In Vargas vs. Pandora Travel, a New York woman has received $1.414 million as compensation for back injuries she sustained when the car in which she was riding was struck by a bus.
Plaintiff Ruth Vargas, now 49, received the bulk of her settlement funds from the defendants on Nov. 7, said her attorneys, Richard LaBarbiera and Joseph LaBarbiera of LaBarbiera & Martinez in North Bergen.
Vargas was injured on Feb. 22, 2014. She was a passenger in a car driven by Margarita Disla of the Bronx, the lawyers said. Disla was in one of two left turn lanes on Kelby Street in Fort Lee, preparing to turn onto Fletcher Avenue.
A tour bus owned by Pandora Travel of Lawrence, Massachusetts, and driven by an employee, Ming Quang, was in the other left turn lane, and as the two vehicles were turning, they collided, the lawyers said.
As a result of the accident, Vargas sustained injuries to her cervical and lumbar discs that required fusion, the suit claimed.
Vargas filed a lawsuit in Bergen County Superior Court against Pandora, Quang and Disla.
Pandora’s carrier, Travelers Insurance Co., paid $1.399 million toward the settlement. Disla’s carrier, GEICO, paid $15,000, according to the lawyers.
Travelers retained Cynthia Birkitt of the law office of William Staehle in Morristown, while GEICO retained Bilial Jaloudi of the law office of Eric Bennett in Hackensack. Birkitt declined to comment. Jaloudi could not be reached.
The case settled on Oct.5 after mediation with retired Bergen County Superior Court Assignment Judge Peter Doyne, now with Ferro Labella & Zucker in Hackensack.
— Michael Booth
Restaurant Patron’s Poisoning Case Nets $750K
Washart v. McCormick & Schmick’s Seafood Resturants Inc.: An Atlantic County jury on Sept. 15 awarded $750,000 to a restaurant patron who claimed he sustained severe internal burns from ingesting beer that contained harsh detergent.
According to attorneys involved in the case, on Nov. 6, 2012, plaintiff Richard Washart, 53, a retired police officer, patronized McCormick & Schmick’s Seafood Restaurant in an Atlantic City casino. He ordered a beer on tap. After taking a swallow from the glass, he immediately felt burning pain in his mouth and throat. He ran to the bathroom, where he began violently vomiting. He attempted to drink water from a faucet but was unable to, because of the pain in his mouth and throat. He went home, where he began vomiting blood, then went to an emergency room, and he was diagnosed with severe burns to the esophagus and stomach, caused by a caustic cleaning solution.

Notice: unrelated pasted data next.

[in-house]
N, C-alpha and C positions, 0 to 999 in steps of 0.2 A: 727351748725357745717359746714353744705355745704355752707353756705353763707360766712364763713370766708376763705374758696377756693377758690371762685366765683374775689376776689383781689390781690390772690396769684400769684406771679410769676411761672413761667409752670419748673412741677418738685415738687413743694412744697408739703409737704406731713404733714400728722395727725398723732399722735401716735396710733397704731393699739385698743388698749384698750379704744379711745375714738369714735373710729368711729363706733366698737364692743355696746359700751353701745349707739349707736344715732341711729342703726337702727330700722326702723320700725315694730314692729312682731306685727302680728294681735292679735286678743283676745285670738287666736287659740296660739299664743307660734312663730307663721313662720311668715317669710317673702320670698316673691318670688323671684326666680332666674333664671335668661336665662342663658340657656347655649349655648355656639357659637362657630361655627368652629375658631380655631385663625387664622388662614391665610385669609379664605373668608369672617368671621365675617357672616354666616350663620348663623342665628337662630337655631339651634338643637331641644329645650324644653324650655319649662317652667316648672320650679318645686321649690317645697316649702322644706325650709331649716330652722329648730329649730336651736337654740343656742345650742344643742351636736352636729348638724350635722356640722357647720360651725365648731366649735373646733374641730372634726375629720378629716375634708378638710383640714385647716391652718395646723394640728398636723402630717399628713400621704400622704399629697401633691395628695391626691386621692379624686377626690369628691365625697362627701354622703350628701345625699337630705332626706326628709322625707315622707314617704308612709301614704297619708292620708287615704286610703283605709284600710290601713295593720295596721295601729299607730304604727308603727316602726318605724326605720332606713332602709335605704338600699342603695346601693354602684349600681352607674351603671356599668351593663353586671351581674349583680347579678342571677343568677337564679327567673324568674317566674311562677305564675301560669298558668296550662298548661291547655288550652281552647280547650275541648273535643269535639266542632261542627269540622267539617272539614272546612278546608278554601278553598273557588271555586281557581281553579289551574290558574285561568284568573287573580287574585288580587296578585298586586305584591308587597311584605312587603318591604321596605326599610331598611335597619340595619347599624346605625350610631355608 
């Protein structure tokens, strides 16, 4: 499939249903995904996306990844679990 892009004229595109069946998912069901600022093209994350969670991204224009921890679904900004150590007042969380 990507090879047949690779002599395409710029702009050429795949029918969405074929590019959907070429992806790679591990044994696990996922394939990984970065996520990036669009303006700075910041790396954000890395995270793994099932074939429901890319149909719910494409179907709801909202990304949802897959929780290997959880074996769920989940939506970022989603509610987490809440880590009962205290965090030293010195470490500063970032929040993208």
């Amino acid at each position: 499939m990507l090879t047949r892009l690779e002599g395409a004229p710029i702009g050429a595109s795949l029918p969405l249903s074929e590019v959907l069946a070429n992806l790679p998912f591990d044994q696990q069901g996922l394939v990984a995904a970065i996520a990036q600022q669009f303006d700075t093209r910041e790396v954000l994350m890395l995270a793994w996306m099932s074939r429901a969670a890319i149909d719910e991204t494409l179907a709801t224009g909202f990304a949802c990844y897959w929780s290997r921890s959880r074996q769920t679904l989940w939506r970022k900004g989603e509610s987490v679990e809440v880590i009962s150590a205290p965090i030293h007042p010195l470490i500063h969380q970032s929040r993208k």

Washart sustained severe burns to the esophagus and stomach and was treated at an emergency room. He had consumed a powerful cleanser used to clean the beer-dispensing line. Washart remained in a hospital for one week. His injury resulted in the erosion of about 25 percent of his stomach lining, and a burned esophagus. Washart said he continues to receive regular treatment for internal injuries. During the past five years, he has become increasingly fearful of contracting stomach cancer or cancer of the esophagus, which has caused emotional distress. He worries he may not live to see his daughter grow up. His wife brought a claim for loss of consortium.
Washart sued McCormick & Schmick’s Seafood Restaurants Inc. and the company that it had contracted with to maintain the beer pipes, Kramer Beverage Co. He also sued the companies that supplied and distributed the beer, but they were dismissed prior to trial.
Counsel for Washart, relying on the New Jersey Product Liability Act and then the New Jersey Food Safety Act, alleged that the restaurant had distributed and sold a defective product.
Counsel further maintained, with support from a beverage-industry expert, that Kramer Beverage was negligent by failing to purge the toxic cleaning solution from the pipeline from which the beer was poured.
The expert opined that the company failed to clean the beer lines at the proper intervals and failed to use required testing materials, including pH chemical test strips.
McCormick & Schmick’s denied negligence and blamed Kramer Beverage. The restaurant argued that the only way a caustic material could have gotten into the pipe was if Kramer Beverage had negligently cleaned the pipe. A restaurant manager testified that on the day of the incident, a Kramer employee had told him that he had cleaned the pipes. In addition, McCormick & Schmick’s pointed out that no other person who drank tap beer on that day had experienced any health issues.
Kramer Beverage denied negligence, stating that none of its employees had performed cleaning duties at the restaurant on the day of the incident.
After a seven-day trial before Atlantic County Superior Court Judge James P. Savio and four hours of deliberation, the jury found that McCormick & Schmick and Kramer Beverage were equally liable for Washart’s injuries, and awarded Washart damages of $750,000. The jury determined that the restaurant had violated the New Jersey Food and Drug Act, and that Kramer Beverage was negligent in cleaning the pipelines. The award consisted of $650,000 for pain and suffering and $100,000 for emotional distress.
The plaintiffs were represented by Paul R. D’Amato, Stephen M. Van Natten and Kasi M. Giffordof the D’Amato Law Firm in Egg Harbor Township.
Kramer Beverage was represented by Robert N. Paessler of McMahon, Martine & Gallagher in Trenton.
McCormick & Schmick’s was represented by George C. Godfrey III of Yankwitt in Atlantic City.
Editor’s Note: This report is based on information that was provided by plaintiffs’ counsel and by defense counsel for McCormick & Schmick’s Seafood Restaurants Inc. Counsel for Kramer Beverage Co. and Kramer Beverage Co. LLC did not respond to the reporter’s phone calls.